By Chad Hanson
TIMBER FIRMS ARE USING CALIFORNIA'S ENERGY CRISIS TO PUSH MORE BIO-MASS
LOGGING IN U.S. FORESTS
Pasadena -- As other Western states begin to experience signs of
the energy crisis wreaking havoc in California, a segment of the
timber industry is attempting to cash-in by expanding sales of "bio-mass" timber
from national forests.
In the history of bad ideas, logging millions of acres of our nation's
priceless and irreplaceable national forests to provide taxpayer-subsidized
energy stands out with particular distinction.
Currently, bio-mass energy producers rely on burning waste paper,
used wooden pallets from factories and construction sites and agricultural
residues for much of their supply.
Now, in order to take advantage of the much-publicized energy crisis,
the bio-mass producers and the timber industry are joining forces
to persuade federal officials to allow them increased access to public
Though only a tiny percentage of most states' energy supply currently
comes from bio-mass logging on federal lands, the bio-mass and timber
alliance wants to expand such harvesting.
The alliance even is attempting to put a "green" spin
on its goals by claiming that it will harvest only twigs, branches
and occasional saplings left by logging crews. The unvarnished truth
is that bio-mass logging operations utilize heavy machinery to remove
nearly all trees up to four feet in circumference.
In so doing, they not only severely damage the fragile soil on the
forest floor, but also obliterate the forest understory, upon which
entire plant and animal communities rely for survival. Prey species
that live in the understory decline in numbers as a result, causing
imperiled raptors, such as owls and hawks, and fur-bearing animals,
to starve and die off.
With this past summer's wildfires still fresh in people's minds,
logging companies and the U.S. Forest Service claim that bio-mass
timber sales provide an important public service by helping to stop
fires from occurring in national forests. When will they ever learn?
Numerous government studies have concluded that commercial logging
increases -- not decreases-- fire risk and severity. Forests need
fire to return nutrients to the soil and facilitate growth of medium
and large trees. Older trees have thick, fire-resistant bark and
usually are not killed in fires.
The Forest Service should be working to restore the rejuvenating
ecological role of fire to forest ecosystems and educating homeowners
in urban areas that border wildlands about simple steps they can
take to co-exist with wildfire. Instead, with the encouragement of
the logging industry, the Forest Service is replacing its old misguided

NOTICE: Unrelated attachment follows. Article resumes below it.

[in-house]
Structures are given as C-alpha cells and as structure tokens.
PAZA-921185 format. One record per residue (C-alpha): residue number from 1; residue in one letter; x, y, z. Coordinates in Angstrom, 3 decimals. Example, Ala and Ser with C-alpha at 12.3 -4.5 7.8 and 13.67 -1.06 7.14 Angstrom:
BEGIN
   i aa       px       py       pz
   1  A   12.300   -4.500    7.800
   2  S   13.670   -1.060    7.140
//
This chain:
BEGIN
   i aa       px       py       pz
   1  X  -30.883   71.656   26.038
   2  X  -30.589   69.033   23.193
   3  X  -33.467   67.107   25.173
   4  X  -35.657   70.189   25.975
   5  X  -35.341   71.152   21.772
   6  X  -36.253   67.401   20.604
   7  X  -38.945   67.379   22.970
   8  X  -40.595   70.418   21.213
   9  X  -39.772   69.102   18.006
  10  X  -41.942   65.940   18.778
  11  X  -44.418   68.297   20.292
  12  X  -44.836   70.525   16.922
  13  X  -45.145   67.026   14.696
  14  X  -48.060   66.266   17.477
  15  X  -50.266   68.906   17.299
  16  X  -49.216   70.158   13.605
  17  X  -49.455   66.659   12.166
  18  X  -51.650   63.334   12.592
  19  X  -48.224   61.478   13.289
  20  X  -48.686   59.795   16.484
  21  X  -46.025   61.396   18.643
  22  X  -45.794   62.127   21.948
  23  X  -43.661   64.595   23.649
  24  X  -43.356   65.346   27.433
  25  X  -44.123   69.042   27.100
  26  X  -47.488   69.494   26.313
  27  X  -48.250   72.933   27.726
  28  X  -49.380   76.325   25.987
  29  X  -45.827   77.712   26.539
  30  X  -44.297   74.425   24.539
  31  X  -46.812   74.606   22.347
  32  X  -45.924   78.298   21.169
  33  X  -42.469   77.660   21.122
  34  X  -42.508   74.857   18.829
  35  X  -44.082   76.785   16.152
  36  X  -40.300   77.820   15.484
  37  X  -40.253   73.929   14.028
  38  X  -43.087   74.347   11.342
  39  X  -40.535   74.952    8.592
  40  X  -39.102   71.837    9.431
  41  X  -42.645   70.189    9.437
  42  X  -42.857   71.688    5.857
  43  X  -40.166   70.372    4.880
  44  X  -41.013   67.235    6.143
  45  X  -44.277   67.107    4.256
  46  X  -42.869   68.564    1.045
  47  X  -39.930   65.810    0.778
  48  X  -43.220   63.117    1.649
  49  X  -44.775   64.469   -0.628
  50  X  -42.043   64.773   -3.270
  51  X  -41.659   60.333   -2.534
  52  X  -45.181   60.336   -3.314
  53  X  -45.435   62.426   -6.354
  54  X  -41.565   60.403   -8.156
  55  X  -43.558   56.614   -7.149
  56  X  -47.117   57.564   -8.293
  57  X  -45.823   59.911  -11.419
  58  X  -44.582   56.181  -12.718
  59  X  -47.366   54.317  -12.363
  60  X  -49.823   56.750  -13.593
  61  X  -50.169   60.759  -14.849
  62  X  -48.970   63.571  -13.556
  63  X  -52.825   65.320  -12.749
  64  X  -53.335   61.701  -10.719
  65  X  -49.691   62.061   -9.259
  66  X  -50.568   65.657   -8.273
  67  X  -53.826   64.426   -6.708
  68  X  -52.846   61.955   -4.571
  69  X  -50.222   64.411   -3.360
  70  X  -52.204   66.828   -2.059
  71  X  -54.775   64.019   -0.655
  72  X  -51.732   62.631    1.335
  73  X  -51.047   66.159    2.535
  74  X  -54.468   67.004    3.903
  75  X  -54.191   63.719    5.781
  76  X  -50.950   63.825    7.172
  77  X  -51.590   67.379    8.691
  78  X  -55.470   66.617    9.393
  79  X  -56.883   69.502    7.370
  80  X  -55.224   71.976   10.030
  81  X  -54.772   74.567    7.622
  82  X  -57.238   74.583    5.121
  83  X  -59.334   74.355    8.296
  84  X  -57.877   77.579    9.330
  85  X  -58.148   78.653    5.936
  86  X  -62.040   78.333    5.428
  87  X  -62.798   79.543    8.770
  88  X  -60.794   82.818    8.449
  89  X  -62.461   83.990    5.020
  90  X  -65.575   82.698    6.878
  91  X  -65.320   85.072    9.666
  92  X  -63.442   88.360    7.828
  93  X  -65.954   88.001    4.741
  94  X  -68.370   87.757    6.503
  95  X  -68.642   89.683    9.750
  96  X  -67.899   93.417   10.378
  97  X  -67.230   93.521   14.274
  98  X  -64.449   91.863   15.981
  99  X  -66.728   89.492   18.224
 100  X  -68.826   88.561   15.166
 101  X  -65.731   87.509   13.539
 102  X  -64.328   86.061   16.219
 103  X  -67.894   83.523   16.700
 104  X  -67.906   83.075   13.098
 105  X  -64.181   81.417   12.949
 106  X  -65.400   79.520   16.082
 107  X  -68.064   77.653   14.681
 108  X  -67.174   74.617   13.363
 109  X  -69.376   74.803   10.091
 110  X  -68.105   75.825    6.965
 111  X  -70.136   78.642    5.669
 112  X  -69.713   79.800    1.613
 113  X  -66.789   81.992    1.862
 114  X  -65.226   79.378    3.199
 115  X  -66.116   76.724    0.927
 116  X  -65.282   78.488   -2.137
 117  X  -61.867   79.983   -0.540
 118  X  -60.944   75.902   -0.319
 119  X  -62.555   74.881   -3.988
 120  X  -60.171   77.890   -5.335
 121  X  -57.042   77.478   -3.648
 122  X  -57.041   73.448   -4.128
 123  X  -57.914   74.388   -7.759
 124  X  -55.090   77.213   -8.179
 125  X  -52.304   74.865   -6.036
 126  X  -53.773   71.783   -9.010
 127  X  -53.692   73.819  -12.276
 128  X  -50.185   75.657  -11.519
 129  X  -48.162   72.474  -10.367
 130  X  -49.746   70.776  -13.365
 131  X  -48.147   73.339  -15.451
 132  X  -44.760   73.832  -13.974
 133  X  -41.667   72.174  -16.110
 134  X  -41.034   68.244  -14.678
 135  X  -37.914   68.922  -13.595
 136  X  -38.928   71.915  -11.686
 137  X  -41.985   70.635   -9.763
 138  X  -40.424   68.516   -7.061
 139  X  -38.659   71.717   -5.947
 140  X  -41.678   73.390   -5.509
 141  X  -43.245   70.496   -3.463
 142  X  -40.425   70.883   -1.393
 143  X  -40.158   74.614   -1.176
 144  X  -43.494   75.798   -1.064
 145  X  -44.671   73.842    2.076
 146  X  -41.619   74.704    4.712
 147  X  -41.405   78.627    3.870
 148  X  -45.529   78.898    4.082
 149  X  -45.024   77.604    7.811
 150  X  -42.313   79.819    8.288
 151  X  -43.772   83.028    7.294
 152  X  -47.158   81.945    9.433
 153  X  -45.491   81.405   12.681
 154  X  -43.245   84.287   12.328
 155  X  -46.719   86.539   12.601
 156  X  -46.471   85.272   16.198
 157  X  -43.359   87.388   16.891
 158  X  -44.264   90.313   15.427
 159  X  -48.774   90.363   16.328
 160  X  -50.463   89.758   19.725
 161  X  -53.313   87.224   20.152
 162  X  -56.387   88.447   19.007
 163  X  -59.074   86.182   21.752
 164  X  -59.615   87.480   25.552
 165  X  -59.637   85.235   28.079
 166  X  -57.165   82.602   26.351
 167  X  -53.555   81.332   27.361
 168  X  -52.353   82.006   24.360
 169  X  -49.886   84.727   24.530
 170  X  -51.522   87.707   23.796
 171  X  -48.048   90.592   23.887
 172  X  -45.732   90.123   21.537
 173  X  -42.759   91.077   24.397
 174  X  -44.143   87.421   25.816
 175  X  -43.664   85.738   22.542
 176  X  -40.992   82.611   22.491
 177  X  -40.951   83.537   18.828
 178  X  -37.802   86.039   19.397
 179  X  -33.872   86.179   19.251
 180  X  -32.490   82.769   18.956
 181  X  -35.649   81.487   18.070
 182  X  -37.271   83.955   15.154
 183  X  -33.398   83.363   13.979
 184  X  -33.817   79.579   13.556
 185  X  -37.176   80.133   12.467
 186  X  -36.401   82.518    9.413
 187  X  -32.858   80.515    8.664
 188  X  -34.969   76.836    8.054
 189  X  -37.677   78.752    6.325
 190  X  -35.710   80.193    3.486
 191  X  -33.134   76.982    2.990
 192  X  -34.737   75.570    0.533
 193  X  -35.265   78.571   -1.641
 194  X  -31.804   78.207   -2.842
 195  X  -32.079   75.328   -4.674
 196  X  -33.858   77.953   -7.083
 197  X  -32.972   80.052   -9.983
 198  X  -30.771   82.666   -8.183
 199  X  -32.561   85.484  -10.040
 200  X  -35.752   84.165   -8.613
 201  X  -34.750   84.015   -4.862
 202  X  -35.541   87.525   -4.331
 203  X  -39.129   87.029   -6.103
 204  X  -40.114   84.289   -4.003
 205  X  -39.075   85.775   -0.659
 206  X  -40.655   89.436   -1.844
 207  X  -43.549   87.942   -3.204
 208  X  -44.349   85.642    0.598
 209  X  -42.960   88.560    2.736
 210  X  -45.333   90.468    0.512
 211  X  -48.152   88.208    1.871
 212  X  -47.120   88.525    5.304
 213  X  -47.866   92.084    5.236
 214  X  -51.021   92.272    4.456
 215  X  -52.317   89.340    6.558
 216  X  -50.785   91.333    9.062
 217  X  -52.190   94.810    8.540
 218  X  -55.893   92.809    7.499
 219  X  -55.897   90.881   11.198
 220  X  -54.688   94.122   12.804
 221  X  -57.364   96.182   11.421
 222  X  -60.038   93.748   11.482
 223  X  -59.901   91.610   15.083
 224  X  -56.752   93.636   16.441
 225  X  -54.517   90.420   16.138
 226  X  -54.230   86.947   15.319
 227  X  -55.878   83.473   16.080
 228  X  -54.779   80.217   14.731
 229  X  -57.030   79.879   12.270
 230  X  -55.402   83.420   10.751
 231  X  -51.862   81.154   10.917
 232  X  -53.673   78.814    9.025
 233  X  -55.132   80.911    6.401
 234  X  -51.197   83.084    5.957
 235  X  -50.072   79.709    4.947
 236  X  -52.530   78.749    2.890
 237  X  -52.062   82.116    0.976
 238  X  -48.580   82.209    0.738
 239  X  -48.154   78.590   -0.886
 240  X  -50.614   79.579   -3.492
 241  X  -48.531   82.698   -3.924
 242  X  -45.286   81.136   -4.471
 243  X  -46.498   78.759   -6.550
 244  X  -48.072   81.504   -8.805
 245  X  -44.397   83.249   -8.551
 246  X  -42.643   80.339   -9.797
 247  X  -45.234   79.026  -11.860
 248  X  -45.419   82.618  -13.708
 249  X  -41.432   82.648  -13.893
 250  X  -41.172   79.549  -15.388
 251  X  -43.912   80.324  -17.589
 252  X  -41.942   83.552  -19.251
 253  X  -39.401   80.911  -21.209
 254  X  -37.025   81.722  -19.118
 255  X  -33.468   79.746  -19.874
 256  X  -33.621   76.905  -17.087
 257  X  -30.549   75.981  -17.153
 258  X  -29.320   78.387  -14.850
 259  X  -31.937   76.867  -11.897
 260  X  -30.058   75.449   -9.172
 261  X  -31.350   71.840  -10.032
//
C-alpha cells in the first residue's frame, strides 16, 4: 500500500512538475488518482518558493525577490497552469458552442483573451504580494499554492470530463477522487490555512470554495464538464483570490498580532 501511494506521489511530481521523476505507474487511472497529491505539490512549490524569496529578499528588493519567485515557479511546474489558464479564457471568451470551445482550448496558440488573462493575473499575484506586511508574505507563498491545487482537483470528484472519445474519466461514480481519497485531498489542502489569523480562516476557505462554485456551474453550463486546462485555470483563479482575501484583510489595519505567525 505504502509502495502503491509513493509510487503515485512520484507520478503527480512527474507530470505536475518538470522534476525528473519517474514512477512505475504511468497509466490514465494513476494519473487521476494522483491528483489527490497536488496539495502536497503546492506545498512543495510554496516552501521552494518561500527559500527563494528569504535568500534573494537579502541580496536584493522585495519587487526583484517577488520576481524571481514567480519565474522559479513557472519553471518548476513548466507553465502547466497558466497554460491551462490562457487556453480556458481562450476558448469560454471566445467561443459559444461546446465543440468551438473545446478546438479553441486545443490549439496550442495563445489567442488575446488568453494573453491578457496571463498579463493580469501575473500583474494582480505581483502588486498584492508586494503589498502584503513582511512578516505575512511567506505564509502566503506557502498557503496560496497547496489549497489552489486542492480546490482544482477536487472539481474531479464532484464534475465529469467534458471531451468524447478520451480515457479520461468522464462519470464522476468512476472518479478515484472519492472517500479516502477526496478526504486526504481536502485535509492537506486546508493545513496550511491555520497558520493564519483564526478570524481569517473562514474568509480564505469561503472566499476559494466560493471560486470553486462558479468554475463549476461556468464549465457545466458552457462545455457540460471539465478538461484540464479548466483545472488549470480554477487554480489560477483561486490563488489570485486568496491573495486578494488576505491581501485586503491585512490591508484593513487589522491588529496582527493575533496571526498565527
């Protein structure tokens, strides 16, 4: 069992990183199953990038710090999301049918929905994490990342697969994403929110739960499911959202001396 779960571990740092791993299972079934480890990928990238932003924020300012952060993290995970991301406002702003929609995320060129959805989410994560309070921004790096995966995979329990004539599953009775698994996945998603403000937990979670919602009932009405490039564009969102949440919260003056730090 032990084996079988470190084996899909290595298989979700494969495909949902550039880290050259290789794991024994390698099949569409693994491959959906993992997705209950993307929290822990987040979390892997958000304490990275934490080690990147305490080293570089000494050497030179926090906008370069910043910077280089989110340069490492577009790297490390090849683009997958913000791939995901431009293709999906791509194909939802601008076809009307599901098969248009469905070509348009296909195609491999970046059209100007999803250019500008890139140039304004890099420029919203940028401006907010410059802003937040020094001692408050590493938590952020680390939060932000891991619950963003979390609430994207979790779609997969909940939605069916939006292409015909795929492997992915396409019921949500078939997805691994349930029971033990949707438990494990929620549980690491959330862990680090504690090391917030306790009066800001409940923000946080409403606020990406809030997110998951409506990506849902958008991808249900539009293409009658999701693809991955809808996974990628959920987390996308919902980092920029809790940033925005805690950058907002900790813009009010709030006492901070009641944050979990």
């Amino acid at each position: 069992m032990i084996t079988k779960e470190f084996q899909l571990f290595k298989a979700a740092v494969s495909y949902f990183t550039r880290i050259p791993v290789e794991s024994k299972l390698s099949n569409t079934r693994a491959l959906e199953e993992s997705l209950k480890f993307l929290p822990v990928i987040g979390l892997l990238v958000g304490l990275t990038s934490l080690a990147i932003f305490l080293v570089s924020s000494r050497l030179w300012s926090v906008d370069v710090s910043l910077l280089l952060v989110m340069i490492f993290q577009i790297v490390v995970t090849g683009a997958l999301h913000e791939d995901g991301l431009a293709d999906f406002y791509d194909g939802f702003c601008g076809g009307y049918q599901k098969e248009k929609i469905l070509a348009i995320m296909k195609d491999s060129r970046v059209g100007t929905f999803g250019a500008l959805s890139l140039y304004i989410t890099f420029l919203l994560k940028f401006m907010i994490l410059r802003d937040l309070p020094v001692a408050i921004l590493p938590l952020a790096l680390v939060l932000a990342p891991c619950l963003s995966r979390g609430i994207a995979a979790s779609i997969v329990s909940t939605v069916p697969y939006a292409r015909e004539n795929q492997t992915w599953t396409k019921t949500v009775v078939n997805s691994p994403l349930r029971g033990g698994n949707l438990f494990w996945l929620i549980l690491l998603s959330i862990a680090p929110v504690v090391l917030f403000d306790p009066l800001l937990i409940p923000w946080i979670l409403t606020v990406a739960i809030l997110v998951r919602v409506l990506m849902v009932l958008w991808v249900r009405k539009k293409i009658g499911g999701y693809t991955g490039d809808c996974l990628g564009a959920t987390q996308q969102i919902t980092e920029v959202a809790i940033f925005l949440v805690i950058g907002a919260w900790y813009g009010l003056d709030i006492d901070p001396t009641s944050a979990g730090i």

fire suppression policy with a new and equally misguided "fireproofing" strategy.
Through bio-mass timber sales, the potential to remove nearly all
of the small trees across millions of acres is real. It's the same
old war on fire with a new twist. What's more, the great majority
of these timber sales are deep in the forest, miles away from the
nearest home. The Forest Service's own fire research station recently
issued a report which found that the only effective way to protect
homes near national forests is to reduce the flammability of the
home itself and its immediate surroundings within 40 meters.
Unfortunately, in some national forests, bio-mass logging companies
also are harvesting larger trees and actually increasing the risk
of severe fires by reducing forest canopy closure -- thereby creating
hotter, drier conditions on the ground.
Our federal forests are natural treasures. And they are public property
that belongs to all of us.
Are we really so shortsighted that we are willing to destroy federal
public forests to provide a tiny fraction of our energy supply? What's
next? Shall we also cut down trees in local public parks to burn
for energy? Perhaps even the benches and picnic tables, or anything
else made of wood?
We should be focusing on conservation of energy and creating incentives
for families that conserve, as well as developing truly renewable
and nondestructive means of energy production, such as wind and solar
Bio-mass logging of our national forests is not the answer. It is
at best a profoundly misguided act of desperation, and, at worst,
a transparent example of government using a public emergency as an
excuse to enhance corporate bottom lines. It should not be allowed.
In the end, we as a society are not so poor that we must log our
national forests, nor so rich that we can afford to.
Chad Hanson is the executive director of the John Muir Project,
and is a national director of the Sierra Club. Readers may write
him at John Muir Project, 30 N. Raymond Ave., Suite 514, Pasadena,
CA 91103 or E-mail him at firstname.lastname@example.org.